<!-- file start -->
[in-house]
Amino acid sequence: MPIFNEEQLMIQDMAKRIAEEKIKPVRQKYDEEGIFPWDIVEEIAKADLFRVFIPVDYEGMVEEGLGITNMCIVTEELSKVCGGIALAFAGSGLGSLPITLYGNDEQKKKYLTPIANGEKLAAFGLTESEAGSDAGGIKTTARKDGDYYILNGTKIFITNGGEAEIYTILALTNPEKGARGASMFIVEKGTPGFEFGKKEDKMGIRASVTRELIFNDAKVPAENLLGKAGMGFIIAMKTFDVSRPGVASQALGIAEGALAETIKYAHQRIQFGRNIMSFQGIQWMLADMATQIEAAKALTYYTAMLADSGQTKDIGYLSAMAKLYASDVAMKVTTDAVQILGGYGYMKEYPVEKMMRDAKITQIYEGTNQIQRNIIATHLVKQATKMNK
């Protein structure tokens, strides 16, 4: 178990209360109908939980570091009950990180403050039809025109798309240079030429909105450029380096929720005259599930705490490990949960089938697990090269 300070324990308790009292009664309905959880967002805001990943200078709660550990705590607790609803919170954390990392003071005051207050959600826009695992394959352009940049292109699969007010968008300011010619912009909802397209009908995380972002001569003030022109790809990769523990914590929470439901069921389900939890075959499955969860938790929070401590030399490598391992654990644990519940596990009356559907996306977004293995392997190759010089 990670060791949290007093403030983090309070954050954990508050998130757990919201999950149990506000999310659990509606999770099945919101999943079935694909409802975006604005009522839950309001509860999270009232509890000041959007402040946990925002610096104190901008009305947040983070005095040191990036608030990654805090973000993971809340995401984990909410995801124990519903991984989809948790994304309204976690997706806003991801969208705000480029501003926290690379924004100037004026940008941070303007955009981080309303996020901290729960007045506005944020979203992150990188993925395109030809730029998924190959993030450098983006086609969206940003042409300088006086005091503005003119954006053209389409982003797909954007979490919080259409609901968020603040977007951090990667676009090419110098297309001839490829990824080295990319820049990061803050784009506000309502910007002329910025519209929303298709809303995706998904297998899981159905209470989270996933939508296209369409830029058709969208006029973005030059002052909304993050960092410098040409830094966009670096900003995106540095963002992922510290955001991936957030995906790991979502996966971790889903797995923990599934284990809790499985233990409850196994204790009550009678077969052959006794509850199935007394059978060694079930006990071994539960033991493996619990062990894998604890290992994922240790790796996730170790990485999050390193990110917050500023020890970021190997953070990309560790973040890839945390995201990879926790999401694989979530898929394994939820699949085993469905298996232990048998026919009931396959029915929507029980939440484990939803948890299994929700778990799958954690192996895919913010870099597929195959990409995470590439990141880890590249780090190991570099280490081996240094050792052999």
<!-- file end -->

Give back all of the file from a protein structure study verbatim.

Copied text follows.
[in-house]
Amino acid sequence: MPIFNEEQLMIQDMAKRIAEEKIKPVRQKYDEEGIFPWDIVEEIAKADLFRVFIPVDYEGMVEEGLGITNMCIVTEELSKVCGGIALAFAGSGLGSLPITLYGNDEQKKKYLTPIANGEKLAAFGLTESEAGSDAGGIKTTARKDGDYYILNGTKIFITNGGEAEIYTILALTNPEKGARGASMFIVEKGTPGFEFGKKEDKMGIRASVTRELIFNDAKVPAENLLGKAGMGFIIAMKTFDVSRPGVASQALGIAEGALAETIKYAHQRIQFGRNIMSFQGIQWMLADMATQIEAAKALTYYTAMLADSGQTKDIGYLSAMAKLYASDVAMKVTTDAVQILGGYGYMKEYPVEKMMRDAKITQIYEGTNQIQRNIIATHLVKQATKMNK
């Protein structure tokens, strides 16, 4: 178990209360109908939980570091009950990180403050039809025109798309240079030429909105450029380096929720005259599930705490490990949960089938697990090269 300070324990308790009292009664309905959880967002805001990943200078709660550990705590607790609803919170954390990392003071005051207050959600826009695992394959352009940049292109699969007010968008300011010619912009909802397209009908995380972002001569003030022109790809990769523990914590929470439901069921389900939890075959499955969860938790929070401590030399490598391992654990644990519940596990009356559907996306977004293995392997190759010089 990670060791949290007093403030983090309070954050954990508050998130757990919201999950149990506000999310659990509606999770099945919101999943079935694909409802975006604005009522839950309001509860999270009232509890000041959007402040946990925002610096104190901008009305947040983070005095040191990036608030990654805090973000993971809340995401984990909410995801124990519903991984989809948790994304309204976690997706806003991801969208705000480029501003926290690379924004100037004026940008941070303007955009981080309303996020901290729960007045506005944020979203992150990188993925395109030809730029998924190959993030450098983006086609969206940003042409300088006086005091503005003119954006053209389409982003797909954007979490919080259409609901968020603040977007951090990667676009090419110098297309001839490829990824080295990319820049990061803050784009506000309502910007002329910025519209929303298709809303995706998904297998899981159905209470989270996933939508296209369409830029058709969208006029973005030059002052909304993050960092410098040409830094966009670096900003995106540095963002992922510290955001991936957030995906790991979502996966971790889903797995923990599934284990809790499985233990409850196994204790009550009678077969052959006794509850199935007394059978060694079930006990071994539960033991493996619990062990894998604890290992994922240790790796996730170790990485999050390193990110917050500023020890970021190997953070990309560790973040890839945390995201990879926790999401694989979530898929394994939820699949085993469905298996232990048998026919009931396959029915929507029980939440484990939803948890299994929700778990799958954690192996895919913010870099597929195959990409995470590439990141880890590249780090190991570099280490081996240094050792052999």